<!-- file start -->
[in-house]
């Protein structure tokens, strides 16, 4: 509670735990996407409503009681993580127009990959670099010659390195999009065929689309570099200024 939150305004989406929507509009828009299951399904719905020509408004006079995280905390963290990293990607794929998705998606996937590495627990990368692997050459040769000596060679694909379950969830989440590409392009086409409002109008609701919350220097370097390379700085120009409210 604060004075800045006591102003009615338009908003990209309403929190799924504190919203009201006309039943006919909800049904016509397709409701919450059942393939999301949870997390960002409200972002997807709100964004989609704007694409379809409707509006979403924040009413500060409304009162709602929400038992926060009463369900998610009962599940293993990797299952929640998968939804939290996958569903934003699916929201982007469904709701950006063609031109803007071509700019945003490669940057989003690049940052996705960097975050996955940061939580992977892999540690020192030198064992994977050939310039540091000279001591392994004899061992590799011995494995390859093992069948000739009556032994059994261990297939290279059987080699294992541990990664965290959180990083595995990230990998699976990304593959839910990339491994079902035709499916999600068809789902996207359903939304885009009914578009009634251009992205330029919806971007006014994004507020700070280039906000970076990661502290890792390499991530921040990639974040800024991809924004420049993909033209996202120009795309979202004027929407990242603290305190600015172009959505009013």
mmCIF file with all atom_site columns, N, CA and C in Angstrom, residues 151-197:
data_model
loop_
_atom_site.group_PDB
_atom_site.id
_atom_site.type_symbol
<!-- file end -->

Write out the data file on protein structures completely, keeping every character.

[in-house]
């Protein structure tokens, strides 16, 4: 509670735990996407409503009681993580127009990959670099010659390195999009065929689309570099200024 939150305004989406929507509009828009299951399904719905020509408004006079995280905390963290990293990607794929998705998606996937590495627990990368692997050459040769000596060679694909379950969830989440590409392009086409409002109008609701919350220097370097390379700085120009409210 604060004075800045006591102003009615338009908003990209309403929190799924504190919203009201006309039943006919909800049904016509397709409701919450059942393939999301949870997390960002409200972002997807709100964004989609704007694409379809409707509006979403924040009413500060409304009162709602929400038992926060009463369900998610009962599940293993990797299952929640998968939804939290996958569903934003699916929201982007469904709701950006063609031109803007071509700019945003490669940057989003690049940052996705960097975050996955940061939580992977892999540690020192030198064992994977050939310039540091000279001591392994004899061992590799011995494995390859093992069948000739009556032994059994261990297939290279059987080699294992541990990664965290959180990083595995990230990998699976990304593959839910990339491994079902035709499916999600068809789902996207359903939304885009009914578009009634251009992205330029919806971007006014994004507020700070280039906000970076990661502290890792390499991530921040990639974040800024991809924004420049993909033209996202120009795309979202004027929407990242603290305190600015172009959505009013």
mmCIF file with all atom_site columns, N, CA and C in Angstrom, residues 151-197:
data_model
loop_
_atom_site.group_PDB
_atom_site.id
_atom_site.type_symbol